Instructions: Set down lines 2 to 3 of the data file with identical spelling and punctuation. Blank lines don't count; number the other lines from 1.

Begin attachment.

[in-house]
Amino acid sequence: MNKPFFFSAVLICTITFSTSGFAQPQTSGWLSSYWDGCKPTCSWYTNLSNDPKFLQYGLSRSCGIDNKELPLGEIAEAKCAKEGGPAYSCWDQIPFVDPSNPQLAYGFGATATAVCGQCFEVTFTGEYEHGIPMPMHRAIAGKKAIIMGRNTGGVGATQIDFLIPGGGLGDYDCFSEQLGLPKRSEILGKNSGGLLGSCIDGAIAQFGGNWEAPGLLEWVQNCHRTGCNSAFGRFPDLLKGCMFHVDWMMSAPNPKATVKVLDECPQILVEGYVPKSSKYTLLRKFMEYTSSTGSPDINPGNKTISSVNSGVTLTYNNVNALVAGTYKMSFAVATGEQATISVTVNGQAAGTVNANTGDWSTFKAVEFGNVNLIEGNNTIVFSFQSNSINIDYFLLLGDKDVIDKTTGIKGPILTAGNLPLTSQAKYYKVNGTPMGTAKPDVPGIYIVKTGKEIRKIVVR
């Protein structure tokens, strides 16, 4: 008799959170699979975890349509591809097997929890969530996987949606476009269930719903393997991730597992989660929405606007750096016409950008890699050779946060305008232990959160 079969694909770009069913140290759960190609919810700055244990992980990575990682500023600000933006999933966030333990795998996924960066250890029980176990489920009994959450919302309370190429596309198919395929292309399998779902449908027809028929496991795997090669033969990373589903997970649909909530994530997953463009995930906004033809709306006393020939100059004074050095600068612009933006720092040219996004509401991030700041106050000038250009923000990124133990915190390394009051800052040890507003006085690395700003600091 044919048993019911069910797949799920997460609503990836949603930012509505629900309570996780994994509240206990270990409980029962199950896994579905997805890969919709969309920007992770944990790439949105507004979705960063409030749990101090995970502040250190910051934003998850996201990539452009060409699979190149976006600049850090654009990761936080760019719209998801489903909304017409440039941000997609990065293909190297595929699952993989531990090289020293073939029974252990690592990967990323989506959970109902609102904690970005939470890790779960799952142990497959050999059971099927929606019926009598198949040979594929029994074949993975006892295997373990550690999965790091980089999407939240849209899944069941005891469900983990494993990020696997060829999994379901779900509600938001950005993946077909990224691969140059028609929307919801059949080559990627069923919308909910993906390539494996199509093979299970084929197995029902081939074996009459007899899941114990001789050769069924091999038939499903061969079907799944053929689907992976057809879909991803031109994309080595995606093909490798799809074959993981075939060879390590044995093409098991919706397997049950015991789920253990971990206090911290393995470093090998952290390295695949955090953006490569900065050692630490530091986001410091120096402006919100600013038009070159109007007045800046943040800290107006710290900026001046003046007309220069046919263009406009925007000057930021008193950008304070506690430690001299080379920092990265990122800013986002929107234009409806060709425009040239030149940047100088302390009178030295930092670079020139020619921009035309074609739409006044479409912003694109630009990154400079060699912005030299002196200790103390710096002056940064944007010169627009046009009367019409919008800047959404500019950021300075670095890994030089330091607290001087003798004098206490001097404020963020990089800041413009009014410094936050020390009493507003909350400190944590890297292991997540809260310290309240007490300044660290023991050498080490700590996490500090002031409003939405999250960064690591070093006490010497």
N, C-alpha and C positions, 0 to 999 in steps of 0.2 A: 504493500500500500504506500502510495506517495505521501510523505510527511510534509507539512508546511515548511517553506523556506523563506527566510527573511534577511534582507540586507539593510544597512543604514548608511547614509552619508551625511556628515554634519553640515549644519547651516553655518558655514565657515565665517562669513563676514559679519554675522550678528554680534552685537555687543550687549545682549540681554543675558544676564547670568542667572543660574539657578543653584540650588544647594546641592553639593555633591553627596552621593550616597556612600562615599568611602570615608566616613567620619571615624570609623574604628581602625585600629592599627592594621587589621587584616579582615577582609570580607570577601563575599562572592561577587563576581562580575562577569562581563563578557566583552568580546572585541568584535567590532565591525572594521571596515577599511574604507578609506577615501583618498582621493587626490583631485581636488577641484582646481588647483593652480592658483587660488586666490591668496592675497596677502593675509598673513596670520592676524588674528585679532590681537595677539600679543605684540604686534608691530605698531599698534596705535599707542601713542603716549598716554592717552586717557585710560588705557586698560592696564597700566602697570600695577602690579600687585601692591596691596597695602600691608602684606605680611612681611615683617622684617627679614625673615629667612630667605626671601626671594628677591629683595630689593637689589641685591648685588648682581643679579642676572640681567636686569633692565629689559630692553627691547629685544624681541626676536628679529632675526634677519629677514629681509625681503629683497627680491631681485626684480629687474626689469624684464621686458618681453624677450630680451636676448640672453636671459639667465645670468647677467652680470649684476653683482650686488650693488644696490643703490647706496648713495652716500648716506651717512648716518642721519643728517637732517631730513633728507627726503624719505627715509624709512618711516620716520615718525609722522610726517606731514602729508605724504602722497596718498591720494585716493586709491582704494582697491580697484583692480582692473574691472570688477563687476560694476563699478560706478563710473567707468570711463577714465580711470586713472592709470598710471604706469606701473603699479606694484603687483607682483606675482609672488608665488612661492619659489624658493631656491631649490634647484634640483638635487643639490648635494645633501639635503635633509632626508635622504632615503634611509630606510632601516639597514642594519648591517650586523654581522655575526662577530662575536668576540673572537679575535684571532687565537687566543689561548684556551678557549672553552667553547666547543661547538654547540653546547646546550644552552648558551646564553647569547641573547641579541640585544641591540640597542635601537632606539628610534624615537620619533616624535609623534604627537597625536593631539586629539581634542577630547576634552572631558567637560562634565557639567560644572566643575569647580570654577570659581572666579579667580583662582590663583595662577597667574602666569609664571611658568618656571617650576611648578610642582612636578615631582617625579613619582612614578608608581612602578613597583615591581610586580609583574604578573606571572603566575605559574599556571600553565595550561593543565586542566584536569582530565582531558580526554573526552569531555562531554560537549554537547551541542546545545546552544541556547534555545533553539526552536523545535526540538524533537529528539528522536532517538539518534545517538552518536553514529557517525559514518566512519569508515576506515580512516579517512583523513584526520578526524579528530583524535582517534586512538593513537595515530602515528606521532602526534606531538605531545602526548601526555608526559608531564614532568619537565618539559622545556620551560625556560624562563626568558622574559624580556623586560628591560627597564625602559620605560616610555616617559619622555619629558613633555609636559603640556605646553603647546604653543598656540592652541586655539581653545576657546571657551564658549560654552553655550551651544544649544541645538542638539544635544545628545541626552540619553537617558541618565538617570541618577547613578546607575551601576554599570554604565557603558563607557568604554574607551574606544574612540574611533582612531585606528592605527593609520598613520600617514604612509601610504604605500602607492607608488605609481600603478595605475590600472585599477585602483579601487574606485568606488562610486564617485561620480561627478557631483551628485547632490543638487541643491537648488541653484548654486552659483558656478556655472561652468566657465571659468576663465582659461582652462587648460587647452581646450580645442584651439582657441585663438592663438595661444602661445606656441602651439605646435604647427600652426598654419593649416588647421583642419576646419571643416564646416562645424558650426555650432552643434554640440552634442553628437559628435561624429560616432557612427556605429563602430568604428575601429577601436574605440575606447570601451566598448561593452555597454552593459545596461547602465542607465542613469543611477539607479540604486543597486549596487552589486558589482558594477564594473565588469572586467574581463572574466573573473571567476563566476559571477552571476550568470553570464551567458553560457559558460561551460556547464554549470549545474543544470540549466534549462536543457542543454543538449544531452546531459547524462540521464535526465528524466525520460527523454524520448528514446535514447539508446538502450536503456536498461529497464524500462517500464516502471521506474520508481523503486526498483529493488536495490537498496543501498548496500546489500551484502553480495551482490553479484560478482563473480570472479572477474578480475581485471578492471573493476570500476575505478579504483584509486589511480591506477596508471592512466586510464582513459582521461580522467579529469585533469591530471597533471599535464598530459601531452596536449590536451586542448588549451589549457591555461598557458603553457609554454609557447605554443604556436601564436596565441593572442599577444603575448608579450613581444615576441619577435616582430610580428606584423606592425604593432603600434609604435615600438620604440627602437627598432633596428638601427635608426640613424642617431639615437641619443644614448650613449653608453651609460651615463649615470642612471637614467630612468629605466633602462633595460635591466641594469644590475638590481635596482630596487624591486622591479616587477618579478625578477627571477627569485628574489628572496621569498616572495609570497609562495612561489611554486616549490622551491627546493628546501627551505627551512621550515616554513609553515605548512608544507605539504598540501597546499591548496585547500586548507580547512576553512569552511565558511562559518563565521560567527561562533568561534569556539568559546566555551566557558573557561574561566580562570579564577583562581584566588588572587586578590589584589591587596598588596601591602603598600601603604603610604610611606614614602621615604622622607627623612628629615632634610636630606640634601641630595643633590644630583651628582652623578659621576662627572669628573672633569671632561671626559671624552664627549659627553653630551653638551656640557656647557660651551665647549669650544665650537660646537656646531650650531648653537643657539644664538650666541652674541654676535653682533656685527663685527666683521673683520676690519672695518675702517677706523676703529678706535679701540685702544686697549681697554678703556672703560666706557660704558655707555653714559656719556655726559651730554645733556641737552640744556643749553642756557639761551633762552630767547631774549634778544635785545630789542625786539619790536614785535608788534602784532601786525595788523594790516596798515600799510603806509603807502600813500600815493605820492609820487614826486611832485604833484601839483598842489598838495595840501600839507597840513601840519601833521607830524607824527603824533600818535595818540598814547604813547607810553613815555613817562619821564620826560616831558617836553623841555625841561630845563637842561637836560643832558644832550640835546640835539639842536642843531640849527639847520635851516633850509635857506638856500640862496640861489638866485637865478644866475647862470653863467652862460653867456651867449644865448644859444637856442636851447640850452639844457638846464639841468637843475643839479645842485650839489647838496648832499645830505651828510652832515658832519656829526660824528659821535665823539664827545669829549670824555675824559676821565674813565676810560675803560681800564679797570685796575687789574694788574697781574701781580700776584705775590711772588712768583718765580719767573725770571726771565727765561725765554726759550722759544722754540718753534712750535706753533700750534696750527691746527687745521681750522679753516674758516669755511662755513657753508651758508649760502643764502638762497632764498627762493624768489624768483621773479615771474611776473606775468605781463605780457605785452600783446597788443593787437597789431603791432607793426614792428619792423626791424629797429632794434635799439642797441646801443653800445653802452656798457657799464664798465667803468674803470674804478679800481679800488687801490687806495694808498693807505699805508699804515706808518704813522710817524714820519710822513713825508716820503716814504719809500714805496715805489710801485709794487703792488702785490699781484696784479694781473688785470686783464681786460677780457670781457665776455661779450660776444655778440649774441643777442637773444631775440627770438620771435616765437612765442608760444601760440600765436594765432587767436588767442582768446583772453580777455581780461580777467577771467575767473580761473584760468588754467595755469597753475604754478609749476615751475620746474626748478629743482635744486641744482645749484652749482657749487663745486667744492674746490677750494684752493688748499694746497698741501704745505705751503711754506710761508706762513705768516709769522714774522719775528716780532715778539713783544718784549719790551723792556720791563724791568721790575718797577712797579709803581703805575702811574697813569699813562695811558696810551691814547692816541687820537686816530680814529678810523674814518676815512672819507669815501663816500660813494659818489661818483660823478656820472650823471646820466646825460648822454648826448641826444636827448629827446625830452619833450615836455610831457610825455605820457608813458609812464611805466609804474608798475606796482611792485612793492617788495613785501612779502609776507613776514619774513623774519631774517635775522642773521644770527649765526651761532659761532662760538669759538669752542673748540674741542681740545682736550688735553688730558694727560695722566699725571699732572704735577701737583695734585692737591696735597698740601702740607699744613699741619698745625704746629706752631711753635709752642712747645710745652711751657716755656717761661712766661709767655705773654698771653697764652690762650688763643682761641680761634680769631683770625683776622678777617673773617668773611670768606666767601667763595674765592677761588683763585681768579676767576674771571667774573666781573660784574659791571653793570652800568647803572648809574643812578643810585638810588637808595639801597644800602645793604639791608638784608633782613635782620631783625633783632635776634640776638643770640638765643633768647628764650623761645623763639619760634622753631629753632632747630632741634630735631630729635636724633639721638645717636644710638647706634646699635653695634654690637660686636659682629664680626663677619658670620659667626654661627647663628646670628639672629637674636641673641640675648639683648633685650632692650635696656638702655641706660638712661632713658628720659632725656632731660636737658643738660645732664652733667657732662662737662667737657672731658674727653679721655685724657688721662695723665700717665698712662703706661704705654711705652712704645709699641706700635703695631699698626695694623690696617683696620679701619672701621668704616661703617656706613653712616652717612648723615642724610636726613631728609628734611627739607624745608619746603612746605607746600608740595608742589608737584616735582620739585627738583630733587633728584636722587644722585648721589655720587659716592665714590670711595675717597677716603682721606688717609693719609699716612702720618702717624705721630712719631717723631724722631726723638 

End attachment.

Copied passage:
Amino acid sequence: MNKPFFFSAVLICTITFSTSGFAQPQTSGWLSSYWDGCKPTCSWYTNLSNDPKFLQYGLSRSCGIDNKELPLGEIAEAKCAKEGGPAYSCWDQIPFVDPSNPQLAYGFGATATAVCGQCFEVTFTGEYEHGIPMPMHRAIAGKKAIIMGRNTGGVGATQIDFLIPGGGLGDYDCFSEQLGLPKRSEILGKNSGGLLGSCIDGAIAQFGGNWEAPGLLEWVQNCHRTGCNSAFGRFPDLLKGCMFHVDWMMSAPNPKATVKVLDECPQILVEGYVPKSSKYTLLRKFMEYTSSTGSPDINPGNKTISSVNSGVTLTYNNVNALVAGTYKMSFAVATGEQATISVTVNGQAAGTVNANTGDWSTFKAVEFGNVNLIEGNNTIVFSFQSNSINIDYFLLLGDKDVIDKTTGIKGPILTAGNLPLTSQAKYYKVNGTPMGTAKPDVPGIYIVKTGKEIRKIVVR
């Protein structure tokens, strides 16, 4: 008799959170699979975890349509591809097997929890969530996987949606476009269930719903393997991730597992989660929405606007750096016409950008890699050779946060305008232990959160 079969694909770009069913140290759960190609919810700055244990992980990575990682500023600000933006999933966030333990795998996924960066250890029980176990489920009994959450919302309370190429596309198919395929292309399998779902449908027809028929496991795997090669033969990373589903997970649909909530994530997953463009995930906004033809709306006393020939100059004074050095600068612009933006720092040219996004509401991030700041106050000038250009923000990124133990915190390394009051800052040890507003006085690395700003600091 044919048993019911069910797949799920997460609503990836949603930012509505629900309570996780994994509240206990270990409980029962199950896994579905997805890969919709969309920007992770944990790439949105507004979705960063409030749990101090995970502040250190910051934003998850996201990539452009060409699979190149976006600049850090654009990761936080760019719209998801489903909304017409440039941000997609990065293909190297595929699952993989531990090289020293073939029974252990690592990967990323989506959970109902609102904690970005939470890790779960799952142990497959050999059971099927929606019926009598198949040979594929029994074949993975006892295997373990550690999965790091980089999407939240849209899944069941005891469900983990494993990020696997060829999994379901779900509600938001950005993946077909990224691969140059028609929307919801059949080559990627069923919308909910993906390539494996199509093979299970084929197995029902081939074996009459007899899941114990001789050769069924091999038939499903061969079907799944053929689907992976057809879909991803031109994309080595995606093909490798799809074959993981075939060879390590044995093409098991919706397997049950015991789920253990971990206090911290393995470093090998952290390295695949955090953006490569900065050692630490530091986001410091120096402006919100600013038009070159109007007045800046943040800290107006710290900026001046003046007309220069046919263009406009925007000057930021008193950008304070506690430690001299080379920092990265990122800013986002929107234009409806060709425009040239030149940047100088302390009178030295930092670079020139020619921009035309074609739409006044479409912003694109630009990154400079060699912005030299002196200790103390710096002056940064944007010169627009046009009367019409919008800047959404500019950021300075670095890994030089330091607290001087003798004098206490001097404020963020990089800041413009009014410094936050020390009493507003909350400190944590890297292991997540809260310290309240007490300044660290023991050498080490700590996490500090002031409003939405999250960064690591070093006490010497």